Allegorical interpretation of the Bible

Allegorical interpretation is an interpretive method (exegesis) which assumes that the Bible has various levels of meaning and tends to focus on the spiritual sense (which includes the allegorical sense, the moral (or tropological) sense, and the anagogical sense) as opposed to the literal sense. It is sometimes referred to as the Quadriga, a reference to the Roman chariot drawn by four horses.


Allegorical interpretation has its origins both in Greek thought and in rabbinical schools of Judaism. In the Middle Ages it was used by Bible commentators of the Christian era.[1]

The four types

Christian allegorical map of The Journey of Life, or an Accurate Map of the Roads, Counties, Towns &c. in the Ways to Happiness & Misery, 1775

Scriptural interpretation is sometimes referred to as the Quadriga, a reference to the Roman chariot pulled by four horses abreast. The four horses are symbolic of the four sub-methods of Scriptural interpretation. There are two main ways to interpret Scripture, further divided into three subgroups, hence the number four: Number 1: Literal/historical-critical: this is the most important and all other interpretations rely on it. Number 2a: Allegorical/Christological/Typological Number 2b: Tropological or moral Number 2c: Anagogical/Eschatological

A Latin rhyme designed to help scholars remember the four interpretations survives from the Middle Ages:

Litera gesta docet, Quid credas allegoria,

Moralis quid agas, Quo tendas anagogia.[6]

The rhyme is roughly translated: The literal teaches what God and our ancestors did, The allegory is where our faith and belief is hid, The moral meaning gives us the rule of daily life, The anagogy shows us where we end our strife.[6]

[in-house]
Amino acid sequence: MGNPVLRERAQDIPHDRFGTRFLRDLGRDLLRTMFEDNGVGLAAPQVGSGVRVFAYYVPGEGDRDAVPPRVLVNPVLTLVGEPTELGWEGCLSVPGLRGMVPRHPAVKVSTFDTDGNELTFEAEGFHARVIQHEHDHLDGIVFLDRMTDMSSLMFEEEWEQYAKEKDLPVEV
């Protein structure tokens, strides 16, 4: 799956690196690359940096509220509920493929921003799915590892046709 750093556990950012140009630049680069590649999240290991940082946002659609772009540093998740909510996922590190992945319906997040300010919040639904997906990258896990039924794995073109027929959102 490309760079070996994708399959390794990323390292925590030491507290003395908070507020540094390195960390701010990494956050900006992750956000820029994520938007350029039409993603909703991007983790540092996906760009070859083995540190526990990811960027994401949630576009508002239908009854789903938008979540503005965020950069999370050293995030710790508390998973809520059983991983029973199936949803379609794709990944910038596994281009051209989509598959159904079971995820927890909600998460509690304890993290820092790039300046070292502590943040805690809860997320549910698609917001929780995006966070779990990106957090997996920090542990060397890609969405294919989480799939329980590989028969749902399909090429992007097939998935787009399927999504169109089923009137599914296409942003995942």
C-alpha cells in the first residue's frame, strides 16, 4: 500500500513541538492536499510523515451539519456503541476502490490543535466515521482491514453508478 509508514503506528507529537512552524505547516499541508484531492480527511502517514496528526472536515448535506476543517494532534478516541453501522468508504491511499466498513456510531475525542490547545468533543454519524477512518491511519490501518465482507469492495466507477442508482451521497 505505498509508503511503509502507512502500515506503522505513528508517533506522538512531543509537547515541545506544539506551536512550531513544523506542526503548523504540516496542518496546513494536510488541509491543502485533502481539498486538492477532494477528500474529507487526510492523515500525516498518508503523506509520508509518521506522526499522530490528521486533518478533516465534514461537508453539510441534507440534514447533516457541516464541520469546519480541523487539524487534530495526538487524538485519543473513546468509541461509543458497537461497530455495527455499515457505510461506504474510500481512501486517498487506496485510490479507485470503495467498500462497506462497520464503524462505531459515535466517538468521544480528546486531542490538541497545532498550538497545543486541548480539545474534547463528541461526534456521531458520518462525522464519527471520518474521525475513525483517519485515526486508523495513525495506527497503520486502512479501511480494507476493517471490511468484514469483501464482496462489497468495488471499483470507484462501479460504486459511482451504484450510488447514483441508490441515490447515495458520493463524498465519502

In antiquity

Origen of Alexandria, in his Treatise on First Principles, recommends that the Old and New Testaments be interpreted allegorically at three levels, the first being the "flesh," the second the "soul," and the third the "spirit." Many of the events recounted in the Scriptures, interpreted in the literal or fleshly sense, Origen claims, are impossible. Many of the laws, when interpreted literally, are impossible or nonsensical. To get at the meaning of these passages, it is necessary to interpret them allegorically. Some connected passages will contain parts that are literally true and parts that are literally impossible. In this case, says Origen, "the reader must endeavor to grasp the entire meaning, connecting by an intellectual process the account of what is literally impossible with the parts that are not impossible but historically true, these being interpreted allegorically in common with the part which, so far as the letter goes, did not happen at all."[7]

In the New Testament

Paul's Letter to the Galatians interprets the story of Sarah and Hagar (Genesis 16:1-6) allegorically (Gal 4:21-24). Paul treats Hagar's son Ishmael as an allegorical representation of the fleshly children of Abraham, and Sarah's son Isaac as an allegorical representation of the spiritual children of Abraham, the "children of the promise".